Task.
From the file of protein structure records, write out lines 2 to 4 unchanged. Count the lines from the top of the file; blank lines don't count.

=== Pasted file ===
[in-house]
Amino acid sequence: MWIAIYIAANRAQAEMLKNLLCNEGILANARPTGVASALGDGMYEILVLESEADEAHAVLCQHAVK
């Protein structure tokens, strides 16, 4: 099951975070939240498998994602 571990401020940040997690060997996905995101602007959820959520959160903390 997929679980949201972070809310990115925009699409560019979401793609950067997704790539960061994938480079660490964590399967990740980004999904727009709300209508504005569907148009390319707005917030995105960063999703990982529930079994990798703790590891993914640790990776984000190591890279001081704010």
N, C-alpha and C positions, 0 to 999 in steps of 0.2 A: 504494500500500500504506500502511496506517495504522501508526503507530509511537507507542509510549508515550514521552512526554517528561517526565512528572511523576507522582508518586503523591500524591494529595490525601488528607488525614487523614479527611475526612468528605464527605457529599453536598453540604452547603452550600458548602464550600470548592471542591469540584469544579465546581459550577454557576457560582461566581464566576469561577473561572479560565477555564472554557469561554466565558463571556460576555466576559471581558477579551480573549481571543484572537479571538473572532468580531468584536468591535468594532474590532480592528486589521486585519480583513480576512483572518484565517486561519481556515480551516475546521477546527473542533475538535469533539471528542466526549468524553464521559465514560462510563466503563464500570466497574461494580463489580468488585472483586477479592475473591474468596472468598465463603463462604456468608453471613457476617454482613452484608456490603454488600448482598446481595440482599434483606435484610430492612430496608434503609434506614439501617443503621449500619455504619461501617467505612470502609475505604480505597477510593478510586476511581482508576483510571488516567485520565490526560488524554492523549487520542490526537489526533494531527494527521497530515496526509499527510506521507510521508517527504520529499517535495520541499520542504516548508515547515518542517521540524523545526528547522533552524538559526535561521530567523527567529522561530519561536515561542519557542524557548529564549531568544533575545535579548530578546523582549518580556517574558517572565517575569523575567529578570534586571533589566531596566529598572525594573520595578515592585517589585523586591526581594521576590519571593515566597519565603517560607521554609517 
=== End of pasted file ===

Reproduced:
Amino acid sequence: MWIAIYIAANRAQAEMLKNLLCNEGILANARPTGVASALGDGMYEILVLESEADEAHAVLCQHAVK
């Protein structure tokens, strides 16, 4: 099951975070939240498998994602 571990401020940040997690060997996905995101602007959820959520959160903390 997929679980949201972070809310990115925009699409560019979401793609950067997704790539960061994938480079660490964590399967990740980004999904727009709300209508504005569907148009390319707005917030995105960063999703990982529930079994990798703790590891993914640790990776984000190591890279001081704010």
N, C-alpha and C positions, 0 to 999 in steps of 0.2 A: 504494500500500500504506500502511496506517495504522501508526503507530509511537507507542509510549508515550514521552512526554517528561517526565512528572511523576507522582508518586503523591500524591494529595490525601488528607488525614487523614479527611475526612468528605464527605457529599453536598453540604452547603452550600458548602464550600470548592471542591469540584469544579465546581459550577454557576457560582461566581464566576469561577473561572479560565477555564472554557469561554466565558463571556460576555466576559471581558477579551480573549481571543484572537479571538473572532468580531468584536468591535468594532474590532480592528486589521486585519480583513480576512483572518484565517486561519481556515480551516475546521477546527473542533475538535469533539471528542466526549468524553464521559465514560462510563466503563464500570466497574461494580463489580468488585472483586477479592475473591474468596472468598465463603463462604456468608453471613457476617454482613452484608456490603454488600448482598446481595440482599434483606435484610430492612430496608434503609434506614439501617443503621449500619455504619461501617467505612470502609475505604480505597477510593478510586476511581482508576483510571488516567485520565490526560488524554492523549487520542490526537489526533494531527494527521497530515496526509499527510506521507510521508517527504520529499517535495520541499520542504516548508515547515518542517521540524523545526528547522533552524538559526535561521530567523527567529522561530519561536515561542519557542524557548529564549531568544533575545535579548530578546523582549518580556517574558517572565517575569523575567529578570534586571533589566531596566529598572525594573520595578515592585517589585523586591526581594521576590519571593515566597519565603517560607521554609517 